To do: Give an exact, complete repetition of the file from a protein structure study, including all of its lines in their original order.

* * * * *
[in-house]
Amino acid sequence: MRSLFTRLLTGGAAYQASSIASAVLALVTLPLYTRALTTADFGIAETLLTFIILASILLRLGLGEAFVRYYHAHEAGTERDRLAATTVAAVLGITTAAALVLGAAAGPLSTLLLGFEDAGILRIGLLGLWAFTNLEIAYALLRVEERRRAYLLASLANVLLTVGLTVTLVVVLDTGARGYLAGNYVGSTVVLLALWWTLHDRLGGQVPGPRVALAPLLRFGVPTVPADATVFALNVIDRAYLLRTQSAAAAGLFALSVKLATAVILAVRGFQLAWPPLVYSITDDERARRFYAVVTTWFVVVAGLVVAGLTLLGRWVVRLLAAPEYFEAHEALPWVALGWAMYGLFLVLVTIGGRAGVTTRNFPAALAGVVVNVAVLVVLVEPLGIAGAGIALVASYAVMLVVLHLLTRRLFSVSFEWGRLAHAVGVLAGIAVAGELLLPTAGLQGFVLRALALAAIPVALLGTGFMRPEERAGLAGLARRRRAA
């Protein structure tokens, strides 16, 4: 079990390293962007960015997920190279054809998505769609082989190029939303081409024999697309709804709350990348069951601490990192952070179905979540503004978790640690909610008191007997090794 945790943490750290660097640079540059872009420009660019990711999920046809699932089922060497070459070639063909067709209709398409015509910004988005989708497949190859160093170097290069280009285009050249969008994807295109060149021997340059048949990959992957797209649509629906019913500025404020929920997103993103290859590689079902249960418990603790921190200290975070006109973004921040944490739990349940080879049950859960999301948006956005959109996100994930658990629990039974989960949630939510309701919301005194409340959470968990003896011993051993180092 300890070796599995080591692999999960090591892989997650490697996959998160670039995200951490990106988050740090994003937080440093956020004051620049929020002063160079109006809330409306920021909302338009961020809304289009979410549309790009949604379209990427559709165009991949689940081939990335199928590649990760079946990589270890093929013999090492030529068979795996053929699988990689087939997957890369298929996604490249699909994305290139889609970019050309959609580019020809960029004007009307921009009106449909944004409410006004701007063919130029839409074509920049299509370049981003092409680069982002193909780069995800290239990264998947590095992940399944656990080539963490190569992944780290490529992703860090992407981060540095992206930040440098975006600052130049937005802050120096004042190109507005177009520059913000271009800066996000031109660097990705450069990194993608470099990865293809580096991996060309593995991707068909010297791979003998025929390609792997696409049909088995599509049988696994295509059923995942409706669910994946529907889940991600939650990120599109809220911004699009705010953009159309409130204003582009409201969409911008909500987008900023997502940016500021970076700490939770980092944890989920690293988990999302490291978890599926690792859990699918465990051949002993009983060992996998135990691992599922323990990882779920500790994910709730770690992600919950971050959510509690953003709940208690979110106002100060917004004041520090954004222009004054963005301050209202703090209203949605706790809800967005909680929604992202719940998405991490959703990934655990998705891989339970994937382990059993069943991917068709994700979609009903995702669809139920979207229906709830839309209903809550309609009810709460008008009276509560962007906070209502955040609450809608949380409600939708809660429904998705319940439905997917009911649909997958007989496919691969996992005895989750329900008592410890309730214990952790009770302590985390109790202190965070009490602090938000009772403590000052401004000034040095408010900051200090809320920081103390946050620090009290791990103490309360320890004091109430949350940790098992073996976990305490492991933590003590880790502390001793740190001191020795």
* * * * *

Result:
[in-house]
Amino acid sequence: MRSLFTRLLTGGAAYQASSIASAVLALVTLPLYTRALTTADFGIAETLLTFIILASILLRLGLGEAFVRYYHAHEAGTERDRLAATTVAAVLGITTAAALVLGAAAGPLSTLLLGFEDAGILRIGLLGLWAFTNLEIAYALLRVEERRRAYLLASLANVLLTVGLTVTLVVVLDTGARGYLAGNYVGSTVVLLALWWTLHDRLGGQVPGPRVALAPLLRFGVPTVPADATVFALNVIDRAYLLRTQSAAAAGLFALSVKLATAVILAVRGFQLAWPPLVYSITDDERARRFYAVVTTWFVVVAGLVVAGLTLLGRWVVRLLAAPEYFEAHEALPWVALGWAMYGLFLVLVTIGGRAGVTTRNFPAALAGVVVNVAVLVVLVEPLGIAGAGIALVASYAVMLVVLHLLTRRLFSVSFEWGRLAHAVGVLAGIAVAGELLLPTAGLQGFVLRALALAAIPVALLGTGFMRPEERAGLAGLARRRRAA
């Protein structure tokens, strides 16, 4: 079990390293962007960015997920190279054809998505769609082989190029939303081409024999697309709804709350990348069951601490990192952070179905979540503004978790640690909610008191007997090794 945790943490750290660097640079540059872009420009660019990711999920046809699932089922060497070459070639063909067709209709398409015509910004988005989708497949190859160093170097290069280009285009050249969008994807295109060149021997340059048949990959992957797209649509629906019913500025404020929920997103993103290859590689079902249960418990603790921190200290975070006109973004921040944490739990349940080879049950859960999301948006956005959109996100994930658990629990039974989960949630939510309701919301005194409340959470968990003896011993051993180092 300890070796599995080591692999999960090591892989997650490697996959998160670039995200951490990106988050740090994003937080440093956020004051620049929020002063160079109006809330409306920021909302338009961020809304289009979410549309790009949604379209990427559709165009991949689940081939990335199928590649990760079946990589270890093929013999090492030529068979795996053929699988990689087939997957890369298929996604490249699909994305290139889609970019050309959609580019020809960029004007009307921009009106449909944004409410006004701007063919130029839409074509920049299509370049981003092409680069982002193909780069995800290239990264998947590095992940399944656990080539963490190569992944780290490529992703860090992407981060540095992206930040440098975006600052130049937005802050120096004042190109507005177009520059913000271009800066996000031109660097990705450069990194993608470099990865293809580096991996060309593995991707068909010297791979003998025929390609792997696409049909088995599509049988696994295509059923995942409706669910994946529907889940991600939650990120599109809220911004699009705010953009159309409130204003582009409201969409911008909500987008900023997502940016500021970076700490939770980092944890989920690293988990999302490291978890599926690792859990699918465990051949002993009983060992996998135990691992599922323990990882779920500790994910709730770690992600919950971050959510509690953003709940208690979110106002100060917004004041520090954004222009004054963005301050209202703090209203949605706790809800967005909680929604992202719940998405991490959703990934655990998705891989339970994937382990059993069943991917068709994700979609009903995702669809139920979207229906709830839309209903809550309609009810709460008008009276509560962007906070209502955040609450809608949380409600939708809660429904998705319940439905997917009911649909997958007989496919691969996992005895989750329900008592410890309730214990952790009770302590985390109790202190965070009490602090938000009772403590000052401004000034040095408010900051200090809320920081103390946050620090009290791990103490309360320890004091109430949350940790098992073996976990305490492991933590003590880790502390001793740190001191020795």